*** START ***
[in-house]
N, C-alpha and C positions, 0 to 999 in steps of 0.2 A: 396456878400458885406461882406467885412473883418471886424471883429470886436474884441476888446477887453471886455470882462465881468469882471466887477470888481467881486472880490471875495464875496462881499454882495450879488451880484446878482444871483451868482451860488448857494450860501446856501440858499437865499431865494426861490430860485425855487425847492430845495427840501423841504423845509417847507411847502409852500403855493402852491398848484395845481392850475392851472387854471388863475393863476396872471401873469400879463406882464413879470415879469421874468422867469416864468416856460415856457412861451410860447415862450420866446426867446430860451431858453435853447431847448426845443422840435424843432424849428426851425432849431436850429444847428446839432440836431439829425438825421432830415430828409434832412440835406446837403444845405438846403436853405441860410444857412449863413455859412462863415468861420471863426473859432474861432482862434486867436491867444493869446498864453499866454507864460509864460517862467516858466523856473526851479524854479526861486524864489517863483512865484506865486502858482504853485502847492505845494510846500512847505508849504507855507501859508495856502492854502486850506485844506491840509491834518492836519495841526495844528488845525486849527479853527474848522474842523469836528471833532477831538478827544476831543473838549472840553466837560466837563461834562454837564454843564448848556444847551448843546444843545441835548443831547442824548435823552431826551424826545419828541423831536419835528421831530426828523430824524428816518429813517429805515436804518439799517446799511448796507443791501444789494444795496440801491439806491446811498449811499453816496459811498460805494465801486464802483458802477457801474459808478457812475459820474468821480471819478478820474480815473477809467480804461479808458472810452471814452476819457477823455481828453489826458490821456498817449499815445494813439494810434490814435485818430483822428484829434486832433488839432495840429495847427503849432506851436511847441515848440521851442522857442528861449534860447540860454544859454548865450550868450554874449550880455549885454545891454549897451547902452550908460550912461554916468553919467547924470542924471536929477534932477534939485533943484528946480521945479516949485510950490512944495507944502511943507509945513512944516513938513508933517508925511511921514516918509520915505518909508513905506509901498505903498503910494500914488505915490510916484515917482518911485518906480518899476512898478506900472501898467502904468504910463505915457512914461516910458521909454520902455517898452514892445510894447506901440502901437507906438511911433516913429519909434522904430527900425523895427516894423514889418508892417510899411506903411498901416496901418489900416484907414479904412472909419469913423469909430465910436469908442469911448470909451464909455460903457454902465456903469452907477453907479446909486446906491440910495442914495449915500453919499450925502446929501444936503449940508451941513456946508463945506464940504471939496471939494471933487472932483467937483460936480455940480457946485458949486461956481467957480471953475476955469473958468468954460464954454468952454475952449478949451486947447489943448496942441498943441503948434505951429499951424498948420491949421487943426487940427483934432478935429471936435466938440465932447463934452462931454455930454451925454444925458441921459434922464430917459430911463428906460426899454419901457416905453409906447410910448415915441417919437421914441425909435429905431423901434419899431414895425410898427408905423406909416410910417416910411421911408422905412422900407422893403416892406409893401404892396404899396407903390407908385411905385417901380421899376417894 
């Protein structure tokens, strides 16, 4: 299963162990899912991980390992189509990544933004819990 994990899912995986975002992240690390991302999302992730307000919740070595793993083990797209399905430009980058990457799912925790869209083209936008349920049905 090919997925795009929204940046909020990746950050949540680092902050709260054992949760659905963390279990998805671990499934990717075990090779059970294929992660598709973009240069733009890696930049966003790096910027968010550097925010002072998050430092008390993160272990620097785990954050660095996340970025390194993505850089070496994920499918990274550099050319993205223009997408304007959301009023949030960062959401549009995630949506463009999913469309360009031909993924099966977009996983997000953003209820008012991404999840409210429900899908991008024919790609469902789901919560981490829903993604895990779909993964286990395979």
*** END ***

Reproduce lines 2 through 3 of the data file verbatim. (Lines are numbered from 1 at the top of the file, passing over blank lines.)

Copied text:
N, C-alpha and C positions, 0 to 999 in steps of 0.2 A: 396456878400458885406461882406467885412473883418471886424471883429470886436474884441476888446477887453471886455470882462465881468469882471466887477470888481467881486472880490471875495464875496462881499454882495450879488451880484446878482444871483451868482451860488448857494450860501446856501440858499437865499431865494426861490430860485425855487425847492430845495427840501423841504423845509417847507411847502409852500403855493402852491398848484395845481392850475392851472387854471388863475393863476396872471401873469400879463406882464413879470415879469421874468422867469416864468416856460415856457412861451410860447415862450420866446426867446430860451431858453435853447431847448426845443422840435424843432424849428426851425432849431436850429444847428446839432440836431439829425438825421432830415430828409434832412440835406446837403444845405438846403436853405441860410444857412449863413455859412462863415468861420471863426473859432474861432482862434486867436491867444493869446498864453499866454507864460509864460517862467516858466523856473526851479524854479526861486524864489517863483512865484506865486502858482504853485502847492505845494510846500512847505508849504507855507501859508495856502492854502486850506485844506491840509491834518492836519495841526495844528488845525486849527479853527474848522474842523469836528471833532477831538478827544476831543473838549472840553466837560466837563461834562454837564454843564448848556444847551448843546444843545441835548443831547442824548435823552431826551424826545419828541423831536419835528421831530426828523430824524428816518429813517429805515436804518439799517446799511448796507443791501444789494444795496440801491439806491446811498449811499453816496459811498460805494465801486464802483458802477457801474459808478457812475459820474468821480471819478478820474480815473477809467480804461479808458472810452471814452476819457477823455481828453489826458490821456498817449499815445494813439494810434490814435485818430483822428484829434486832433488839432495840429495847427503849432506851436511847441515848440521851442522857442528861449534860447540860454544859454548865450550868450554874449550880455549885454545891454549897451547902452550908460550912461554916468553919467547924470542924471536929477534932477534939485533943484528946480521945479516949485510950490512944495507944502511943507509945513512944516513938513508933517508925511511921514516918509520915505518909508513905506509901498505903498503910494500914488505915490510916484515917482518911485518906480518899476512898478506900472501898467502904468504910463505915457512914461516910458521909454520902455517898452514892445510894447506901440502901437507906438511911433516913429519909434522904430527900425523895427516894423514889418508892417510899411506903411498901416496901418489900416484907414479904412472909419469913423469909430465910436469908442469911448470909451464909455460903457454902465456903469452907477453907479446909486446906491440910495442914495449915500453919499450925502446929501444936503449940508451941513456946508463945506464940504471939496471939494471933487472932483467937483460936480455940480457946485458949486461956481467957480471953475476955469473958468468954460464954454468952454475952449478949451486947447489943448496942441498943441503948434505951429499951424498948420491949421487943426487940427483934432478935429471936435466938440465932447463934452462931454455930454451925454444925458441921459434922464430917459430911463428906460426899454419901457416905453409906447410910448415915441417919437421914441425909435429905431423901434419899431414895425410898427408905423406909416410910417416910411421911408422905412422900407422893403416892406409893401404892396404899396407903390407908385411905385417901380421899376417894 
């Protein structure tokens, strides 16, 4: 299963162990899912991980390992189509990544933004819990 994990899912995986975002992240690390991302999302992730307000919740070595793993083990797209399905430009980058990457799912925790869209083209936008349920049905 090919997925795009929204940046909020990746950050949540680092902050709260054992949760659905963390279990998805671990499934990717075990090779059970294929992660598709973009240069733009890696930049966003790096910027968010550097925010002072998050430092008390993160272990620097785990954050660095996340970025390194993505850089070496994920499918990274550099050319993205223009997408304007959301009023949030960062959401549009995630949506463009999913469309360009031909993924099966977009996983997000953003209820008012991404999840409210429900899908991008024919790609469902789901919560981490829903993604895990779909993964286990395979």